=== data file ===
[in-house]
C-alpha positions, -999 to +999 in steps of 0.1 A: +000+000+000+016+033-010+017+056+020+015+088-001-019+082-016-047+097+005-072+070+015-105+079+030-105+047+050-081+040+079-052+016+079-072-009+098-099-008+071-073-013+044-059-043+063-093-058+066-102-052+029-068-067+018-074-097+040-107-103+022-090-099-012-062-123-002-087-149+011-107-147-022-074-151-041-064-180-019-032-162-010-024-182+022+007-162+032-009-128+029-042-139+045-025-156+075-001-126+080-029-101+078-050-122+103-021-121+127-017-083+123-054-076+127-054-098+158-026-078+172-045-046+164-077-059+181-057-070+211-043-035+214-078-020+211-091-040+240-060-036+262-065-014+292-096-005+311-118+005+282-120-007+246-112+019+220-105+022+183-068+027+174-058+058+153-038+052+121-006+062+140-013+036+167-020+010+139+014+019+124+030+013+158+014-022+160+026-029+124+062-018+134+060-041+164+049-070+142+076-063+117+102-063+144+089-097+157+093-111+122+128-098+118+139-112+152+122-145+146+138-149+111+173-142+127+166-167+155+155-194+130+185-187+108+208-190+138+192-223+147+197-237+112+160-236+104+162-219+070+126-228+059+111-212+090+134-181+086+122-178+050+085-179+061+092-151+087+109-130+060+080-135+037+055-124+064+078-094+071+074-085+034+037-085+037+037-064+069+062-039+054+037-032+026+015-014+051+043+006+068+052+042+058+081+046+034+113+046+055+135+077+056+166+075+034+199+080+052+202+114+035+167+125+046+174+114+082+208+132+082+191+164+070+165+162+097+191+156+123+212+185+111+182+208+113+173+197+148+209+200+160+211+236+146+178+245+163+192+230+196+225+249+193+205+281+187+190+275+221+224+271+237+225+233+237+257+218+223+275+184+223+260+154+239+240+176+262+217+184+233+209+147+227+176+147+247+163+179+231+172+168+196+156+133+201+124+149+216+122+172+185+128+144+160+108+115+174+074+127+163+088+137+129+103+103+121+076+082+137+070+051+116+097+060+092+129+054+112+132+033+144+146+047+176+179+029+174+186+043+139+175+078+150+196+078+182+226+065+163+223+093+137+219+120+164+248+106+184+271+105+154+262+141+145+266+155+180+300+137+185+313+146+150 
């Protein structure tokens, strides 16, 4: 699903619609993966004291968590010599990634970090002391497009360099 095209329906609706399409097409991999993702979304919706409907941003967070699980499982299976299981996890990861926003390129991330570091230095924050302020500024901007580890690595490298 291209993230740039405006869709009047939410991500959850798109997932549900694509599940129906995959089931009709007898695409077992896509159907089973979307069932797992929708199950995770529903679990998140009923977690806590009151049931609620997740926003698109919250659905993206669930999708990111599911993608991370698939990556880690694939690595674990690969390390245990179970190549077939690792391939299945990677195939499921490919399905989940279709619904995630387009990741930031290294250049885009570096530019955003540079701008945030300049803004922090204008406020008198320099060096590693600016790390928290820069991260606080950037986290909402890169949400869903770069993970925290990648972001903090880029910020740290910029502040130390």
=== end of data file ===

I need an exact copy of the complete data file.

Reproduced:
[in-house]
C-alpha positions, -999 to +999 in steps of 0.1 A: +000+000+000+016+033-010+017+056+020+015+088-001-019+082-016-047+097+005-072+070+015-105+079+030-105+047+050-081+040+079-052+016+079-072-009+098-099-008+071-073-013+044-059-043+063-093-058+066-102-052+029-068-067+018-074-097+040-107-103+022-090-099-012-062-123-002-087-149+011-107-147-022-074-151-041-064-180-019-032-162-010-024-182+022+007-162+032-009-128+029-042-139+045-025-156+075-001-126+080-029-101+078-050-122+103-021-121+127-017-083+123-054-076+127-054-098+158-026-078+172-045-046+164-077-059+181-057-070+211-043-035+214-078-020+211-091-040+240-060-036+262-065-014+292-096-005+311-118+005+282-120-007+246-112+019+220-105+022+183-068+027+174-058+058+153-038+052+121-006+062+140-013+036+167-020+010+139+014+019+124+030+013+158+014-022+160+026-029+124+062-018+134+060-041+164+049-070+142+076-063+117+102-063+144+089-097+157+093-111+122+128-098+118+139-112+152+122-145+146+138-149+111+173-142+127+166-167+155+155-194+130+185-187+108+208-190+138+192-223+147+197-237+112+160-236+104+162-219+070+126-228+059+111-212+090+134-181+086+122-178+050+085-179+061+092-151+087+109-130+060+080-135+037+055-124+064+078-094+071+074-085+034+037-085+037+037-064+069+062-039+054+037-032+026+015-014+051+043+006+068+052+042+058+081+046+034+113+046+055+135+077+056+166+075+034+199+080+052+202+114+035+167+125+046+174+114+082+208+132+082+191+164+070+165+162+097+191+156+123+212+185+111+182+208+113+173+197+148+209+200+160+211+236+146+178+245+163+192+230+196+225+249+193+205+281+187+190+275+221+224+271+237+225+233+237+257+218+223+275+184+223+260+154+239+240+176+262+217+184+233+209+147+227+176+147+247+163+179+231+172+168+196+156+133+201+124+149+216+122+172+185+128+144+160+108+115+174+074+127+163+088+137+129+103+103+121+076+082+137+070+051+116+097+060+092+129+054+112+132+033+144+146+047+176+179+029+174+186+043+139+175+078+150+196+078+182+226+065+163+223+093+137+219+120+164+248+106+184+271+105+154+262+141+145+266+155+180+300+137+185+313+146+150 
């Protein structure tokens, strides 16, 4: 699903619609993966004291968590010599990634970090002391497009360099 095209329906609706399409097409991999993702979304919706409907941003967070699980499982299976299981996890990861926003390129991330570091230095924050302020500024901007580890690595490298 291209993230740039405006869709009047939410991500959850798109997932549900694509599940129906995959089931009709007898695409077992896509159907089973979307069932797992929708199950995770529903679990998140009923977690806590009151049931609620997740926003698109919250659905993206669930999708990111599911993608991370698939990556880690694939690595674990690969390390245990179970190549077939690792391939299945990677195939499921490919399905989940279709619904995630387009990741930031290294250049885009570096530019955003540079701008945030300049803004922090204008406020008198320099060096590693600016790390928290820069991260606080950037986290909402890169949400869903770069993970925290990648972001903090880029910020740290910029502040130390």